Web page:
In conclusion, approximately 60% of the patients with lower-risk MDS responded to decitabine treatment, and a survival benefit was shown for a subset of lower-risk MDS patients having poor prognostic features who responded to treatment, indicating that decitabine treatment may alter the natural course of disease in this group. Based on these findings, a prospective study with a larger sample size may be required to prove the clinical outcome of hypomethylating agents for the subgroup of lower-risk MDS patients. Moreover, further studies are warranted to ascertain prognostic factors to select patients in the lower-risk group who might benefit from early intervention.

1. Cazzola M, Malcovati L. Myelodysplastic syndromes—coping with ineffective hematopoiesis. N Engl J Med. 2005;352:536–538.
2. Leone G, Teofili L, Voso MT, et al. DNA methylation and demethylating drugs in myelodysplastic syndromes and secondary leukemias. Haematologica. 2002;87:1324– 1341.
3. Greenberg P, Cox C, LeBeau MM, et al. International scoring system for evaluating prognosis in myelodysplastic syndromes. Blood. 1997;89:2079–2088.
4. Malcovati L, Hellström-Lindberg E, Bowen D, et al. Diagnosis and treatment of primary myelodysplastic syndromes in adults: recommendations from the European LeukemiaNet. Blood. 2013;122:2943–2964.
5. Garcia- Manero G. Myelodysplastic syndromes: 2015 update on diagnosis, risk-stratification and management. Am J Hematol. 2015;90:831–841.
6. Garcia-Manero G, Shan J, Faderl S, et al. A prognostic score for patients with lower risk myelodysplastic syndrome. Leukemia. 2008;22:538–543.
7. Bejar R, Stevenson KE, Caughey BA, et al. Validation of a prognostic model and the impact of mutations in patients with lower-risk myelodysplastic syndromes. J Clin Oncol. 2012;30:3376–3382.
8. Komrokji RS, Corrales- Yepez M, Al Ali N, et al. Validation of the MD Anderson Prognostic Risk Model for patients with myelodysplastic syndrome. Cancer. 2012;118:2659–2664.
9. Jones PA, Taylor SM. Cellular differentiation, cytidine analogs and DNA methylation. Cell. 1980;20:85–93.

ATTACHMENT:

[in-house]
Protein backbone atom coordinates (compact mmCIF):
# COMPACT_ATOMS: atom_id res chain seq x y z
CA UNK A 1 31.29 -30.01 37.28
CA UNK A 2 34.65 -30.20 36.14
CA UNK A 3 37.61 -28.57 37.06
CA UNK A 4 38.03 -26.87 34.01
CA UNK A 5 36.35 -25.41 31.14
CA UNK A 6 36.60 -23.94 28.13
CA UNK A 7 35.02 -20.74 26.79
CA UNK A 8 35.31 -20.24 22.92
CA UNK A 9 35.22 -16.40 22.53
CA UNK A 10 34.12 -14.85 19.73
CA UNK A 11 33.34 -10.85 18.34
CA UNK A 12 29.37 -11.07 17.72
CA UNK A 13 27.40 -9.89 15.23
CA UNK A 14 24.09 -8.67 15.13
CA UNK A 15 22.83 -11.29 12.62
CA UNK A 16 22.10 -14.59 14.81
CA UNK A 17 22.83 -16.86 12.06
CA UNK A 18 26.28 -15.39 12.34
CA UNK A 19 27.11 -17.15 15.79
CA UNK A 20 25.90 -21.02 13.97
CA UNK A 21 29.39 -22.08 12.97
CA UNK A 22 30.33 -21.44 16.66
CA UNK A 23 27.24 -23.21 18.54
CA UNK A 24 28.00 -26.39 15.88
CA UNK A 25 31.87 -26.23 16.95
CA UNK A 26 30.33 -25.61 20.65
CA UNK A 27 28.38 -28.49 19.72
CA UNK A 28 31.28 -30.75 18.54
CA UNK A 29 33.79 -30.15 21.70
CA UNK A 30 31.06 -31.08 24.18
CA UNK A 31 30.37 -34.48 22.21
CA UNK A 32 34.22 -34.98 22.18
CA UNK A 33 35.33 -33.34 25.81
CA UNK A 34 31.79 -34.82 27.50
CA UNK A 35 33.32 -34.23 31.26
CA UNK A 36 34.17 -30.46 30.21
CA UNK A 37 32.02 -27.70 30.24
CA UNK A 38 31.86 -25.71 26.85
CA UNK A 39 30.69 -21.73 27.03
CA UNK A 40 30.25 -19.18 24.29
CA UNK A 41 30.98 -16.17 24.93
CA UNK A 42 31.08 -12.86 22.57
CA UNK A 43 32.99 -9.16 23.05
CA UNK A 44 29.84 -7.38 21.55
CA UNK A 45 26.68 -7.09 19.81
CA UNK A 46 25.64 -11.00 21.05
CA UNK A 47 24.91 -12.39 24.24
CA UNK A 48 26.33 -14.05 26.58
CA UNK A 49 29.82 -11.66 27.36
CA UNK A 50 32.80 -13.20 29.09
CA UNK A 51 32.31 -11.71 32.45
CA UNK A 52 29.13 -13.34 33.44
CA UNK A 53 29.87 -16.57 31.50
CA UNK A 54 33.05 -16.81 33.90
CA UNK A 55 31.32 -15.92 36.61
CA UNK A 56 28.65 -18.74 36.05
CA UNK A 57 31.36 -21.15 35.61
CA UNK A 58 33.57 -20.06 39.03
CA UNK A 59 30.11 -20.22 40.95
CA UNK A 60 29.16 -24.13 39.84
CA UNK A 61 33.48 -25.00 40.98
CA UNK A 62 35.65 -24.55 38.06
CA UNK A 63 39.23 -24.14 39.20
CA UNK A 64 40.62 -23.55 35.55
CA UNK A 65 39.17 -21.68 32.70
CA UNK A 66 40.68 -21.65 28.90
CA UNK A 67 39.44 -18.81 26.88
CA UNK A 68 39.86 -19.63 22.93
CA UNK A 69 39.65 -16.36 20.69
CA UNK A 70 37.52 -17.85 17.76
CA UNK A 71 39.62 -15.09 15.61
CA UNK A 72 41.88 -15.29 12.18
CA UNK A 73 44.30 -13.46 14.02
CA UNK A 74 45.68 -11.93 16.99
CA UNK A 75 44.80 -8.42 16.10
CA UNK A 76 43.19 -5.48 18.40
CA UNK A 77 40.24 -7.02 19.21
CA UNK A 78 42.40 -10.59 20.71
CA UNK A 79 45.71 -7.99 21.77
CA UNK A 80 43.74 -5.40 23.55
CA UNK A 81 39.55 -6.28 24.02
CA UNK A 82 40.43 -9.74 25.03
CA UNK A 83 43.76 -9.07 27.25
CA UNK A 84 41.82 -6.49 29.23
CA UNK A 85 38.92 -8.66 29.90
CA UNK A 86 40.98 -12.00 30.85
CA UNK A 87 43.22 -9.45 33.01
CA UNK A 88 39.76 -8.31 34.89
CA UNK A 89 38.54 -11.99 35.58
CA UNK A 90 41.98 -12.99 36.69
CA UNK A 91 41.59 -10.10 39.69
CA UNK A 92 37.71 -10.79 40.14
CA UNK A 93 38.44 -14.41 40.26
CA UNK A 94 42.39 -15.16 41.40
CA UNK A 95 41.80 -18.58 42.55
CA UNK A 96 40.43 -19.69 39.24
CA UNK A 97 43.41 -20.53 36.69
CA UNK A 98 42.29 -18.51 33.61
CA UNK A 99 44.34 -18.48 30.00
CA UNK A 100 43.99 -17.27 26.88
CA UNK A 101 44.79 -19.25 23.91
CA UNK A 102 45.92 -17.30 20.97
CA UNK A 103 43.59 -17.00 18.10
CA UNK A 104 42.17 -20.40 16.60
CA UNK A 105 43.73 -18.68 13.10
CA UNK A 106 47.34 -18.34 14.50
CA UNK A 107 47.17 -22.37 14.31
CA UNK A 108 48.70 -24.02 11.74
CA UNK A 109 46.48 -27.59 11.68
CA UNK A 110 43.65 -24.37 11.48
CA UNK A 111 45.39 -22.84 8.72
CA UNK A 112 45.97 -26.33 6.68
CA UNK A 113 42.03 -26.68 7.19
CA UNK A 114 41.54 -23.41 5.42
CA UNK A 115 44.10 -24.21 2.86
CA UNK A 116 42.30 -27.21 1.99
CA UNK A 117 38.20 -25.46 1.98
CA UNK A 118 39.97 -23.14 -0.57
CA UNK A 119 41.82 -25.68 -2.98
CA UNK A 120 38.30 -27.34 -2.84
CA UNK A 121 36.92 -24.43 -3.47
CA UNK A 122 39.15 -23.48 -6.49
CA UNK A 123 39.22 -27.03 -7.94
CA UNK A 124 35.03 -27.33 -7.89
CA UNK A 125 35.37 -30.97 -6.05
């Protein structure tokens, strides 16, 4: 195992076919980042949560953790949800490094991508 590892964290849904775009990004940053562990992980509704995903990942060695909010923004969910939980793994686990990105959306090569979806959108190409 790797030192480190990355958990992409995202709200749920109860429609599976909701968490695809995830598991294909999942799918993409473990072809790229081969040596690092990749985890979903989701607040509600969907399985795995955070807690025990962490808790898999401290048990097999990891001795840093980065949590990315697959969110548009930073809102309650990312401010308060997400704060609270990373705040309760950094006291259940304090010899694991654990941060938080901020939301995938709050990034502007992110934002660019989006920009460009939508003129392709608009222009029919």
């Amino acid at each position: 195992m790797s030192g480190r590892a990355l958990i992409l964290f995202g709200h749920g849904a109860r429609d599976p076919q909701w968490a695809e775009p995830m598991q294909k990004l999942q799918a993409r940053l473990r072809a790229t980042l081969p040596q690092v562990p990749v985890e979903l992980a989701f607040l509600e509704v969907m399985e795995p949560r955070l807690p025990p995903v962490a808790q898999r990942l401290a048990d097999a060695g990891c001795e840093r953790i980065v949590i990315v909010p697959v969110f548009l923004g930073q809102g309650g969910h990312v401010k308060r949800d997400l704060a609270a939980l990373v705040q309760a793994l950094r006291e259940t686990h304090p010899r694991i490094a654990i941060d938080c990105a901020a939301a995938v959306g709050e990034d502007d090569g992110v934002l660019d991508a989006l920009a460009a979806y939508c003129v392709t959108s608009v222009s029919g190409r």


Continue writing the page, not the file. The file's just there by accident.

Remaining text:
10. Kantarjian H, Issa JP, Rosenfeld CS, et al. Decitabine improves patient outcomes in myelodysplastic syndromes: results of a phase III randomized study. Cancer. 2006;106:1794–1803.
11. Wijermans P, Lübbert M, Verhoef G, et al. Low-dose 5-aza-2′-deoxycytidine, a DNA hypomethylating agent, for the treatment of high-risk myelodysplastic syndrome: a multicenter phase II study in elderly patients. J Clin Oncol. 2000;18:956–962.
12. Kantarjian H, Oki Y, Garcia-Manero G, et al. Results of a randomized study of 3 schedules of low-dose decitabine in higher-risk myelodysplastic syndrome and chronic myelomonocytic leukemia. Blood. 2007;109:52–57.
13. Lee JH, Jang JH, Park J, et al. A prospective multicenter observational study of decitabine treatment in Korean patients with myelodysplastic syndrome. Haematologica. 2011;96:1441–1447.
14. Jeong SH, Kim YJ, Lee JH, et al. A prospective, multicenter, observational study of long- term decitabine treatment in patients with myelodysplastic syndrome. Oncotarget. 2015;6:44985–44994.
15. Cheson BD, Greenberg PL, Bennett JM, et al. Clinical application and proposal for modification of the International Working Group (IWG) response criteria in myelodysplasia. Blood. 2006;108:419–425.
16. Lee JH, Kim YJ, Sohn SK, et al.; AML MDS Working Party of the Korean Society of Hematology. Benefits of hypomethylating therapy in IPSS lower-risk myelodysplastic syndrome patients: a retrospective multicenter case series study. Leuk Res. 2017;60:135–144.
17. Komrokji RS, Wang XF, Al Ali NH, et al. Comparing the prognostic value of risk stratifying models for patients with lower-risk myelodysplastic syndromes (MDS): is one model better? A report on the behalf of the MDS Clinical Research Consortium. Blood. 2013;122:1505.
18. Zeidan AM, Sekeres MA, Wang XF, et al.; MDS Clinical Research Consortium (Funded by Edward P. Evans Foundation). Comparing the prognostic value of risk stratifying models for patients with lower-risk myelodysplastic syndromes: is one model better? Am J Hematol. 2015;90:1036–1040.
19. Itzykson R, Thépot S, Quesnel B, et al.; Groupe Francophone des Myelodysplasies (GFM). Prognostic factors for response and overall survival in 282 patients with higher- risk myelodysplastic syndromes treated with azacitidine. Blood. 2011;117:403–411.
20. Wijermans PW, Lübbert M, Verhoef G, et al. An epigenetic approach to the treatment of advanced MDS; the experience with the DNA demethylating agent 5-aza-2′- 5-Azacytidine (decitabine) in 177 patients. Ann Hematol. 2005;84:9–17.